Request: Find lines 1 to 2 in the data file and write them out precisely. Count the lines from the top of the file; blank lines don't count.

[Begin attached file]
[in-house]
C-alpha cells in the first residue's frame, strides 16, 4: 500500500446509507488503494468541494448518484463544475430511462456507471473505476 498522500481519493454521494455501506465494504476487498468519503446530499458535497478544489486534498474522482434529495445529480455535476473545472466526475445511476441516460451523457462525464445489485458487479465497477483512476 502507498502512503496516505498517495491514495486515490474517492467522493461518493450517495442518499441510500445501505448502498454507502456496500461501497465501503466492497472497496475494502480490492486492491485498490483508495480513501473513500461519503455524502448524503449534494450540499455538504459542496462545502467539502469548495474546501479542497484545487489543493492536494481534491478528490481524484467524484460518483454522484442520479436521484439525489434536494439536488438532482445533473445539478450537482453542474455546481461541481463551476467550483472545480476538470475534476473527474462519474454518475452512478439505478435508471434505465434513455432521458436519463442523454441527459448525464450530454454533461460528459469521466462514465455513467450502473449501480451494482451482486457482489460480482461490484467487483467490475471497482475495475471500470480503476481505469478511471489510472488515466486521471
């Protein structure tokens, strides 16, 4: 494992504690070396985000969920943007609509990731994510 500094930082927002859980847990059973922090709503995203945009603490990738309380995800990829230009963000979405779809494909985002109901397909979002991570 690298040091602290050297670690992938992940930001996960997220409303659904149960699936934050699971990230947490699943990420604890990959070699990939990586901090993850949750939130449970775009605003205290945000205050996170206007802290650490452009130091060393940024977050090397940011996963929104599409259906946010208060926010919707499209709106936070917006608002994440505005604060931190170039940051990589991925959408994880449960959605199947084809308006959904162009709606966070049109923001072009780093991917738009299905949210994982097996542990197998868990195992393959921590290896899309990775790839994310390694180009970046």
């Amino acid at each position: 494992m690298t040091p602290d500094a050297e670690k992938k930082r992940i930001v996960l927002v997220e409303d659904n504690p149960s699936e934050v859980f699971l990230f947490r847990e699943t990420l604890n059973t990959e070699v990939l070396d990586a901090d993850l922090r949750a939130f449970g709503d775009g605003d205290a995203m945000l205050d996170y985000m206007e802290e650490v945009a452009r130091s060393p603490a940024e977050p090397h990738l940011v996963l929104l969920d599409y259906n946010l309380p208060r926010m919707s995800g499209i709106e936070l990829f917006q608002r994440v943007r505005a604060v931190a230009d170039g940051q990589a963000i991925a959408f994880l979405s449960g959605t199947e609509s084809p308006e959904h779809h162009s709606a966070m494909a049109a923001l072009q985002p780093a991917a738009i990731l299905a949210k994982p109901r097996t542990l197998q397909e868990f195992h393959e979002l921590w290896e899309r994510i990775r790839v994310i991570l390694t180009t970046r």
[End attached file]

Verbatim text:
[in-house]
C-alpha cells in the first residue's frame, strides 16, 4: 500500500446509507488503494468541494448518484463544475430511462456507471473505476 498522500481519493454521494455501506465494504476487498468519503446530499458535497478544489486534498474522482434529495445529480455535476473545472466526475445511476441516460451523457462525464445489485458487479465497477483512476 502507498502512503496516505498517495491514495486515490474517492467522493461518493450517495442518499441510500445501505448502498454507502456496500461501497465501503466492497472497496475494502480490492486492491485498490483508495480513501473513500461519503455524502448524503449534494450540499455538504459542496462545502467539502469548495474546501479542497484545487489543493492536494481534491478528490481524484467524484460518483454522484442520479436521484439525489434536494439536488438532482445533473445539478450537482453542474455546481461541481463551476467550483472545480476538470475534476473527474462519474454518475452512478439505478435508471434505465434513455432521458436519463442523454441527459448525464450530454454533461460528459469521466462514465455513467450502473449501480451494482451482486457482489460480482461490484467487483467490475471497482475495475471500470480503476481505469478511471489510472488515466486521471